Predicting search performance in heterogeneous visual search scenes with real-world objects

Research output: Contribution to journalArticlepeer-review


Previous work in our lab has demonstrated that efficient visual search with a fixed target has a reaction time by set size function that is best characterized by logarithmic curves. Further, the steepness of these logarithmic curves is determined by the similarity between target and distractor items (Buetti et al., 2016). A theoretical account of these findings was proposed, namely that a parallel, unlimited capacity, exhaustive processing architecture is underlying such data. Here, we conducted two experiments to expand these findings to a set of real-world stimuli, in both homogeneous and heterogeneous search displays. We used computational simulations of this architecture to identify a way to predict RT performance in heterogeneous search using parameters estimated from homogeneous search data. Further, by examining the systematic deviation from our predictions in the observed data, we found evidence that early visual processing for individual items is not independent. Instead, items in homogeneous displays seemed to facilitate each other’s processing by a multiplicative factor. These results challenge previous accounts of heterogeneity effects in visual search, and demonstrate the explanatory and predictive power of an approach that combines computational simulations and behavioral data to better understand performance in visual search.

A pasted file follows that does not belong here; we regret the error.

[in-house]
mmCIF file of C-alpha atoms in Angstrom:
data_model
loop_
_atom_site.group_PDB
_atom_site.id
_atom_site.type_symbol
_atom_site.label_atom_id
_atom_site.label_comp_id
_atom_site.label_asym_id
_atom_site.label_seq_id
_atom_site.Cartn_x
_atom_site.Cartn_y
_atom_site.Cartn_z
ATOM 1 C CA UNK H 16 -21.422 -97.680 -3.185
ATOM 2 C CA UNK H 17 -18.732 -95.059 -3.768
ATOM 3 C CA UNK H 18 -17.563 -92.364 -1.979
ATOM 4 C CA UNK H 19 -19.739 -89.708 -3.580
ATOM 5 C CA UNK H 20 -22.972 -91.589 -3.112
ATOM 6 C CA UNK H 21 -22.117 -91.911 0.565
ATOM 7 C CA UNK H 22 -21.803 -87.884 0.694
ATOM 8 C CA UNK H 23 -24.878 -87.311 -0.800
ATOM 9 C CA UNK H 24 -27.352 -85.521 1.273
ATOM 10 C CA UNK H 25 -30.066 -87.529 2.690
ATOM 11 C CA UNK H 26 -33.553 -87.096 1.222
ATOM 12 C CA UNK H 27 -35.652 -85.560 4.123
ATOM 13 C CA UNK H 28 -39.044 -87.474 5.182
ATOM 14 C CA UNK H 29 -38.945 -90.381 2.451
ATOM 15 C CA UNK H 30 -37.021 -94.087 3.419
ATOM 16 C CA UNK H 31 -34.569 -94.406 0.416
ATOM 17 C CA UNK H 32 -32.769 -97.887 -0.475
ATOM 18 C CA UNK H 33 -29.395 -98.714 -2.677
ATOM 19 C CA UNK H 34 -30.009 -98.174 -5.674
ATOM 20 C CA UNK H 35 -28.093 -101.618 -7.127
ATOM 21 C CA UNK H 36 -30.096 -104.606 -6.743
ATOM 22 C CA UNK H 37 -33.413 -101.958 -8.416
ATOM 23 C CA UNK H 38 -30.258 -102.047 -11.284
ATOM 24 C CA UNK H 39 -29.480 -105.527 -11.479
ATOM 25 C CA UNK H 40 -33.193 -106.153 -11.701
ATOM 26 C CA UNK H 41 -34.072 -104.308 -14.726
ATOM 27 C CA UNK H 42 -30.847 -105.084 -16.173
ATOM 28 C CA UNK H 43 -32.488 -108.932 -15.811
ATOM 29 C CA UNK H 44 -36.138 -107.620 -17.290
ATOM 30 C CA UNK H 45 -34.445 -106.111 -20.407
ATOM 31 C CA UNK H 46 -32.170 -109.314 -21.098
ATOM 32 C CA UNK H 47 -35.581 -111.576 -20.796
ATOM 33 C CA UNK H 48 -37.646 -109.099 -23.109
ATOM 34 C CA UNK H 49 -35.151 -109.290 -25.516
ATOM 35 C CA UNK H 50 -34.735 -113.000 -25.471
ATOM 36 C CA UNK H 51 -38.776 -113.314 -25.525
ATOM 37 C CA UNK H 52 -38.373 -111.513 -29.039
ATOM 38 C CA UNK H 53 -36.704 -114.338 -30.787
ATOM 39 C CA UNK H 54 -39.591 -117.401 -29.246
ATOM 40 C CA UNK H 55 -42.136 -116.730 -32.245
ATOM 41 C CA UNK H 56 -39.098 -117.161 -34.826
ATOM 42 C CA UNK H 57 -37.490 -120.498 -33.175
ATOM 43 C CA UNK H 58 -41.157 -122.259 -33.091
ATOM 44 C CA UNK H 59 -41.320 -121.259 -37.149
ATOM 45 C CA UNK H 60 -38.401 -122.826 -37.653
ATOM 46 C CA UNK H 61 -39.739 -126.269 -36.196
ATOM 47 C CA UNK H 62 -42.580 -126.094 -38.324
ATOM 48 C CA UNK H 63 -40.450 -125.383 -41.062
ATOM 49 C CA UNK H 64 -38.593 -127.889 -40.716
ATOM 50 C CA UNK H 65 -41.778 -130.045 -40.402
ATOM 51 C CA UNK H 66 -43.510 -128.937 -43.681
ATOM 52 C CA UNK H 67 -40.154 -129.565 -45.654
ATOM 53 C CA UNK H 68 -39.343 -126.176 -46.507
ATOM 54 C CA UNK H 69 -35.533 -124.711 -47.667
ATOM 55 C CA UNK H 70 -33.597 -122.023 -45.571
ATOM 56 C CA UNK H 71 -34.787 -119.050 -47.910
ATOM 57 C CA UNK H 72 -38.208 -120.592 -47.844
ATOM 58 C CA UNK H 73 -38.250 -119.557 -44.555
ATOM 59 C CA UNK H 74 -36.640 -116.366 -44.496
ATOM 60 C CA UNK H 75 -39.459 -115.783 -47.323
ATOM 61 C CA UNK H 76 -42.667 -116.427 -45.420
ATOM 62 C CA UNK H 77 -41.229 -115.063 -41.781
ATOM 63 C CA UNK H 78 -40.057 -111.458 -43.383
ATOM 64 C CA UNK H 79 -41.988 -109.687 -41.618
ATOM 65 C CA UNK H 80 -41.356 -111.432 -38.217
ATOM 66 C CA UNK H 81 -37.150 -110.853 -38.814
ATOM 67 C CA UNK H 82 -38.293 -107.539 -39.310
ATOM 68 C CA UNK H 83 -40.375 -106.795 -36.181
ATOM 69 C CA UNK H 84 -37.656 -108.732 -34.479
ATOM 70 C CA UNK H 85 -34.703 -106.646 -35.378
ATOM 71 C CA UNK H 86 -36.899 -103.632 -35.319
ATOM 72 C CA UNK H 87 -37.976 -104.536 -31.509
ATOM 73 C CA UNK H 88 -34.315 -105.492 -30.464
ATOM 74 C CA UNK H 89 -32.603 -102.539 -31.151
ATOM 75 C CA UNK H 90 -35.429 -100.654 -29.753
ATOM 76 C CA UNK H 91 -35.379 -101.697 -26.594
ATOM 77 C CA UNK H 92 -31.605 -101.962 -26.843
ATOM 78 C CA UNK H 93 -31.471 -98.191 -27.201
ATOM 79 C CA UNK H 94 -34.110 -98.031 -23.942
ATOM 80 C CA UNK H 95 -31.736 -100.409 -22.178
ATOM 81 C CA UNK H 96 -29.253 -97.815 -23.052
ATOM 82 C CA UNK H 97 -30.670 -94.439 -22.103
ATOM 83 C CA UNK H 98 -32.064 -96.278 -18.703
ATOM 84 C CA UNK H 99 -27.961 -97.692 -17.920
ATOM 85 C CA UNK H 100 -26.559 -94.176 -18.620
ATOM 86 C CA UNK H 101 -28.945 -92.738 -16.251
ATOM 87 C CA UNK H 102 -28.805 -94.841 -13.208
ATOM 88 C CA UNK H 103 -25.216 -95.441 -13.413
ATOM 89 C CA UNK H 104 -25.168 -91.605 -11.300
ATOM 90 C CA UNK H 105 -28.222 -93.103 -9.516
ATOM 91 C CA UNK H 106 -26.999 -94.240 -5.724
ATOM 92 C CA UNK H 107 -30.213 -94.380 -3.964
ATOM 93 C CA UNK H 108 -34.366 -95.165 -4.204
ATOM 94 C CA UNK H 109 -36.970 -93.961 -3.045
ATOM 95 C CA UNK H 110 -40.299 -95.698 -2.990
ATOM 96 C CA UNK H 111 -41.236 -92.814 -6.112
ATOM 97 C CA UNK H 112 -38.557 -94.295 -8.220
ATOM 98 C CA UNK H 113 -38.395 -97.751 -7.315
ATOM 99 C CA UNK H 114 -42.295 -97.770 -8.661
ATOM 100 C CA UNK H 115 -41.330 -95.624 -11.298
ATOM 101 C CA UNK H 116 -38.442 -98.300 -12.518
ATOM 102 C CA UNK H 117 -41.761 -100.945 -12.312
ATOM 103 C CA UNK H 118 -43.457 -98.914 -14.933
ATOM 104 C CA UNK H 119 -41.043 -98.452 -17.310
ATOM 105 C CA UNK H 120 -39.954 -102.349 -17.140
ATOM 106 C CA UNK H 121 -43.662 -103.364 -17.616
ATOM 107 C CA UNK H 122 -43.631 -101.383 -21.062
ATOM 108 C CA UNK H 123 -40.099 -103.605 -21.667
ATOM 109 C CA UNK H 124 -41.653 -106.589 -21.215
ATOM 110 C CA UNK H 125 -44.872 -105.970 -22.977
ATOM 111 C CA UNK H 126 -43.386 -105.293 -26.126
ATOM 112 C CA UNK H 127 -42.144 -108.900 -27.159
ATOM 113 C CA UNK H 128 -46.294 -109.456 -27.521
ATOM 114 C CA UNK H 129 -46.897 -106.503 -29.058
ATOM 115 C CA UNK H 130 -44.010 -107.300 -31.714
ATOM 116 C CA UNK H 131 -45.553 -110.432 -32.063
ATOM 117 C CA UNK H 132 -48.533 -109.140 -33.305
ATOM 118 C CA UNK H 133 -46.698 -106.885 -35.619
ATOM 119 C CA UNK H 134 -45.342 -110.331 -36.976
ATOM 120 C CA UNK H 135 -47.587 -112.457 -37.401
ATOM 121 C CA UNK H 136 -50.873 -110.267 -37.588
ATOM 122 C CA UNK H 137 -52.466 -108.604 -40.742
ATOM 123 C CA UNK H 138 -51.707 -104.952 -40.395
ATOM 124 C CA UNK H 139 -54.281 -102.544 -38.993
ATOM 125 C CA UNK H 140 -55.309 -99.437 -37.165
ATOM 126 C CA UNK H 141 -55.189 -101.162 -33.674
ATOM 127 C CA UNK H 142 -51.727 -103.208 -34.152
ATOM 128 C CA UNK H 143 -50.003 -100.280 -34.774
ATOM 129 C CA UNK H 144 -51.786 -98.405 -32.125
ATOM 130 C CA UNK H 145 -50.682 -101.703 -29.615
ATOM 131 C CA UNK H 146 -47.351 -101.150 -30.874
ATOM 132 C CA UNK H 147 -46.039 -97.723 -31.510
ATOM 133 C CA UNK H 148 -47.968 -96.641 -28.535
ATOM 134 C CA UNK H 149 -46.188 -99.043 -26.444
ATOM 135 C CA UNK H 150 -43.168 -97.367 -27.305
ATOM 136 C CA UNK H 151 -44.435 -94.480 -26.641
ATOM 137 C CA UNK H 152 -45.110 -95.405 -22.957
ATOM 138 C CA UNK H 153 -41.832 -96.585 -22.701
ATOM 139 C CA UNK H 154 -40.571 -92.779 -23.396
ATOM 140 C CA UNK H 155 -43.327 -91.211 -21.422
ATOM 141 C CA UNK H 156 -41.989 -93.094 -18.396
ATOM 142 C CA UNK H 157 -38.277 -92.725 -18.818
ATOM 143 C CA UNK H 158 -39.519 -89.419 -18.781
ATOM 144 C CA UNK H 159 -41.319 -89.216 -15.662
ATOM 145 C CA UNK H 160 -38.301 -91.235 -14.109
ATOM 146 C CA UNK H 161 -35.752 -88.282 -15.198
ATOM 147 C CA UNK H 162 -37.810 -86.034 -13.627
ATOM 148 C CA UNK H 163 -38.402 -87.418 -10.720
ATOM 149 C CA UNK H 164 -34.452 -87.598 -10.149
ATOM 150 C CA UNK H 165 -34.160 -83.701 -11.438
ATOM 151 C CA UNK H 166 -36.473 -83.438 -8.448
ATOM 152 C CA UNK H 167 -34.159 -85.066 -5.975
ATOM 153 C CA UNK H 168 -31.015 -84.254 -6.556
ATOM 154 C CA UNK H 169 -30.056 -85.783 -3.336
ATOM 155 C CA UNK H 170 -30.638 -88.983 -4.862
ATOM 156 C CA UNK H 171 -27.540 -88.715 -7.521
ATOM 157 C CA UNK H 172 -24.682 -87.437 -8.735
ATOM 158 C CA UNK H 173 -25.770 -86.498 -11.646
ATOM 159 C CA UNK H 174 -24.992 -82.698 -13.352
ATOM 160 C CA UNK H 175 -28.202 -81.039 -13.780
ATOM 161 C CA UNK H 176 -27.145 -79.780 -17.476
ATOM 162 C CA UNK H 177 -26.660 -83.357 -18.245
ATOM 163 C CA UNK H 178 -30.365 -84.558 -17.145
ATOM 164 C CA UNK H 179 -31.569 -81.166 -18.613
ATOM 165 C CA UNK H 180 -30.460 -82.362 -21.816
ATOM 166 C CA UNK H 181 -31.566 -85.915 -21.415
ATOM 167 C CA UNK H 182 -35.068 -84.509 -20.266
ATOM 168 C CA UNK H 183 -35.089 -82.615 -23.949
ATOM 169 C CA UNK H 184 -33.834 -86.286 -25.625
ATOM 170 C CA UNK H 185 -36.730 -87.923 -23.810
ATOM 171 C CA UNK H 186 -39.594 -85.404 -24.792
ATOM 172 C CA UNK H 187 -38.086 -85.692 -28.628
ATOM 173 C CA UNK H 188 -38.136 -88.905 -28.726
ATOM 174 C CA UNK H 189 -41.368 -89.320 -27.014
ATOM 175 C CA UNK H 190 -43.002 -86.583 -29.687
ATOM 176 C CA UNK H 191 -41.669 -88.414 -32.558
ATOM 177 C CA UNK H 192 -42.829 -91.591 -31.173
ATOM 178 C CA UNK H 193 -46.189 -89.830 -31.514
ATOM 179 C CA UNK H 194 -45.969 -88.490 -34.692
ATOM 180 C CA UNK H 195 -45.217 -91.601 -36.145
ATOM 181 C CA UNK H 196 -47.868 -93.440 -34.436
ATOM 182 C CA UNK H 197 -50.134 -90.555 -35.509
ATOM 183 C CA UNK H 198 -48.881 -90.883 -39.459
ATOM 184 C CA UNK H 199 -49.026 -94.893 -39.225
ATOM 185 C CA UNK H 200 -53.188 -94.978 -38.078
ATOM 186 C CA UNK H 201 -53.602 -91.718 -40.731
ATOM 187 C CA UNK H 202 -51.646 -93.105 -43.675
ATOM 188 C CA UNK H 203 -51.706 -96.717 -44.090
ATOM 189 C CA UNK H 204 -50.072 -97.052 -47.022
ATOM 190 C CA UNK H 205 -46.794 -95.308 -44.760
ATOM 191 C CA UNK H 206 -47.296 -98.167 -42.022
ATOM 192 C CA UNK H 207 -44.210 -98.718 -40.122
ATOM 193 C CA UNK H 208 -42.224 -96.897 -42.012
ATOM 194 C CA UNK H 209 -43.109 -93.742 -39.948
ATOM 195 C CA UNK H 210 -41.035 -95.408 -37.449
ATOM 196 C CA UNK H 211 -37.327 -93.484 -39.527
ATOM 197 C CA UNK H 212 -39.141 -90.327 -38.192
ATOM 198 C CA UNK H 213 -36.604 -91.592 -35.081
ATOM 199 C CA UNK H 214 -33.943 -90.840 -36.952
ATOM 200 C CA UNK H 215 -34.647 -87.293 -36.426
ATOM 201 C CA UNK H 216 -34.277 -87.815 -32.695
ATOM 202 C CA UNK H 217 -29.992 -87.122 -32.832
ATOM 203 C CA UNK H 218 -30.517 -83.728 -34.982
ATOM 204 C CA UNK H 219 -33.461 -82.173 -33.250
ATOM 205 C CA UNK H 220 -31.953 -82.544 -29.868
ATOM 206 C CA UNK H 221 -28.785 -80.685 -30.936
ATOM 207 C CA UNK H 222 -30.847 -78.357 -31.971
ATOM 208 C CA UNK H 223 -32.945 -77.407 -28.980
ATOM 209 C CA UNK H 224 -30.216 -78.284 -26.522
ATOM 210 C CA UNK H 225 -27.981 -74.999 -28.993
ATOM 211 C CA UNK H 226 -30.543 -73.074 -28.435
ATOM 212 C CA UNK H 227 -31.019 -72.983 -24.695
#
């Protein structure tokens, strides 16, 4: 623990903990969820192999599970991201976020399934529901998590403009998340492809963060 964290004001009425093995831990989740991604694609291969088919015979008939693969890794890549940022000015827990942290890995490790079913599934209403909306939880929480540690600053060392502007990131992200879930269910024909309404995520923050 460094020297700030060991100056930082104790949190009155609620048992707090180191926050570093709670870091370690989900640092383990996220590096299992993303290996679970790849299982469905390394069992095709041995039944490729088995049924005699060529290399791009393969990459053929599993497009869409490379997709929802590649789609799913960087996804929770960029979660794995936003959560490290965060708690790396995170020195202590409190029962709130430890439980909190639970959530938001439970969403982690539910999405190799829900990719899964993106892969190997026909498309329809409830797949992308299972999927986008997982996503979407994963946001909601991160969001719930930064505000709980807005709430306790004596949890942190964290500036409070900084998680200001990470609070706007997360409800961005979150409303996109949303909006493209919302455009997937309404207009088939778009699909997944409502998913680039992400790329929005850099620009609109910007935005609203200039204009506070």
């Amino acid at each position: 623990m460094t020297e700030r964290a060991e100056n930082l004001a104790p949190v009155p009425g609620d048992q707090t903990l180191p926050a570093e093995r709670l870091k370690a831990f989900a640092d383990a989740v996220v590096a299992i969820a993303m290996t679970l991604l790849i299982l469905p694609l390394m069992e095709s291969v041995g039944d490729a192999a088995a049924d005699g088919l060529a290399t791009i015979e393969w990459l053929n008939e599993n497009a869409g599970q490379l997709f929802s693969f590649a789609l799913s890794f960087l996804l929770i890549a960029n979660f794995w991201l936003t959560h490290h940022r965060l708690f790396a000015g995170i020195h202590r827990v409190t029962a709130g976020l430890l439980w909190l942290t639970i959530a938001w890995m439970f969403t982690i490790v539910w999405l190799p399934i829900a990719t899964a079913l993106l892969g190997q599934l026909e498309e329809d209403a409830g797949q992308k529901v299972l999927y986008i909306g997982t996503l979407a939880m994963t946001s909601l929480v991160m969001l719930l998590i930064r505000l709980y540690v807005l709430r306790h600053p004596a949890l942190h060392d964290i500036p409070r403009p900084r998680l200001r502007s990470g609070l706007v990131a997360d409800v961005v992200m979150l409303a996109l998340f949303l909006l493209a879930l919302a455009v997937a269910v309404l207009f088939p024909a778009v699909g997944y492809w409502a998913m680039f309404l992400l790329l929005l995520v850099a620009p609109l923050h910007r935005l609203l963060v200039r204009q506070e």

Original languageEnglish (US)
Article number6
JournalCollabra: Psychology
Issue number1
StatePublished - 2017


  • Computational modeling
  • Heterogeneity
  • Parallel processing
  • Real-world objects
  • Visual attention
  • Visual search

ASJC Scopus subject areas

  • General Psychology


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